Tapan Banerjee, is shown here putting, using an adaptive golf car. Banerjee, a golfer with paraplegia (paralyzed from the waist down), is an L5 paraplegic. Banerjee, sits during every shot of his 18 hole round of golf. These specially designed adaptive golf cars are light weight and gentle on the sensitive grass of greens and tees.
have a stand up seat
Of the nearly 7 million walking impaired
persons in the U. S. who use assistive devices, 75% use canes,
crutches or walkers and 25% use wheelchairs or mobility scooters.
Many who use wheelchairs are paralyzed and have no leg strength.
Those in wheelchairs and many of those who use other assistive
devices benefit from a stand-up seat like the unique seat provided
by SoloRider. While some play from a totally seated position,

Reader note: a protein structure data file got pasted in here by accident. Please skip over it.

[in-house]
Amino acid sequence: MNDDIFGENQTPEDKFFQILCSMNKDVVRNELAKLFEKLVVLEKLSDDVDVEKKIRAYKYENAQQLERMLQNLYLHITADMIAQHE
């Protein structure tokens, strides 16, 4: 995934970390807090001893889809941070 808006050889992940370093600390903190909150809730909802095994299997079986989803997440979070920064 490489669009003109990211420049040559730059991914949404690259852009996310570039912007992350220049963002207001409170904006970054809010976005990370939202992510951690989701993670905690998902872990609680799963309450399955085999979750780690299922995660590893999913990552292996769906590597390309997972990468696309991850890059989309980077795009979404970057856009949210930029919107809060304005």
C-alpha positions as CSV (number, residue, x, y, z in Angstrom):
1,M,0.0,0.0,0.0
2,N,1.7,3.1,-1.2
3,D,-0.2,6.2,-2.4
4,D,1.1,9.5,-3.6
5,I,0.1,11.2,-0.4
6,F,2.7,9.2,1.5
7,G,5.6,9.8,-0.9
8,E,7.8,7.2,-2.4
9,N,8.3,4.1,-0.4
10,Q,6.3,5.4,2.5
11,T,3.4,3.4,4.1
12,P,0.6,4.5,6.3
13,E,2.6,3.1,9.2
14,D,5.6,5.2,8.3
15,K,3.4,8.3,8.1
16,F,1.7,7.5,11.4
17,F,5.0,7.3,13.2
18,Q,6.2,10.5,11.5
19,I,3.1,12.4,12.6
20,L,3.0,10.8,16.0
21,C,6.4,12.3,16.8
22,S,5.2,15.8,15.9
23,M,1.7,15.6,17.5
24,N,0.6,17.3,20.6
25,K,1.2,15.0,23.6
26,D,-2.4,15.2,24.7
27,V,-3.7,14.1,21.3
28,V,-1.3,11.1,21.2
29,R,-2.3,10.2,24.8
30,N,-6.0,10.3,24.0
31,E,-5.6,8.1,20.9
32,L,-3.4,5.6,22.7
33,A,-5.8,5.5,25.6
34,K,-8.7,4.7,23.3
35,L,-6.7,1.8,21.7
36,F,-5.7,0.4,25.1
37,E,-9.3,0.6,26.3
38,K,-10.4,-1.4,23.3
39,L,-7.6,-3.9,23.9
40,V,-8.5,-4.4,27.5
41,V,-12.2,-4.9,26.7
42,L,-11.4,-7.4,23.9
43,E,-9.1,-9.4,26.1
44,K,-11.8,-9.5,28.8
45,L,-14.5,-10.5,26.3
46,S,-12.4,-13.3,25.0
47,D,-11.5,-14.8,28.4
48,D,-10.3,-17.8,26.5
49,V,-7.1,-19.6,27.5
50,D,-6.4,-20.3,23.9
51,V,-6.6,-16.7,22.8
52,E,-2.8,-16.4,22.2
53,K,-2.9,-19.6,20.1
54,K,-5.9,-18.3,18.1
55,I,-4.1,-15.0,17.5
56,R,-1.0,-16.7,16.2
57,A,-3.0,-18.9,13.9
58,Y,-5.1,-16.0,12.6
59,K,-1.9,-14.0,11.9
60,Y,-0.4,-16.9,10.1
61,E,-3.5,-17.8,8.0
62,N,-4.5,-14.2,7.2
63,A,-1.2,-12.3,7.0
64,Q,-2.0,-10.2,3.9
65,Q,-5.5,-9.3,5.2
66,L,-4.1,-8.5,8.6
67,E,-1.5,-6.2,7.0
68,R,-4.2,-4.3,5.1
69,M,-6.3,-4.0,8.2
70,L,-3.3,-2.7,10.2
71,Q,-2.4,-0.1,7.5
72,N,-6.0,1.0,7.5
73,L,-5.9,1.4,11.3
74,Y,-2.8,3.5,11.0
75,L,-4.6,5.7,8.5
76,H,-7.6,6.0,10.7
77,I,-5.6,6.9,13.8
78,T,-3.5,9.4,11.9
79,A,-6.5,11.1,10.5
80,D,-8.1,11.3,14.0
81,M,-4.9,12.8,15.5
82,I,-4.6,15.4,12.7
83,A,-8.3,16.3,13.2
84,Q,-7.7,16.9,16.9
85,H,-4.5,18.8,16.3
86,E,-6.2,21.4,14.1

the normal way to swing a golf club is from a standing position.
Depending on the golfers swing plane, these golfers could
raise the seat just enough to cause their swing to clear their
knees or raise themselves to higher levels, ultimately to the
near standing or golfing position. Thus, of the walking impaired
population who would be interested in playing golf, at least
85% could swing from a standing position when a stand up seat
With braces on his legs and using crutches, Monroe Berkman, a polio survivor and avid golfer, is shown here putting while standing. He prefers to putt standing without cruches, leaning against his SoloRider adaptive golf car, leaving the adjustable seat, in the down position. But when swinging the golfclub, to avoid falling, he takes advantange of its patented stand-up seat.
Pg 16 Fall 2006 Florida Golf
2006 Florida Golf Magazine, All Rights Reserved
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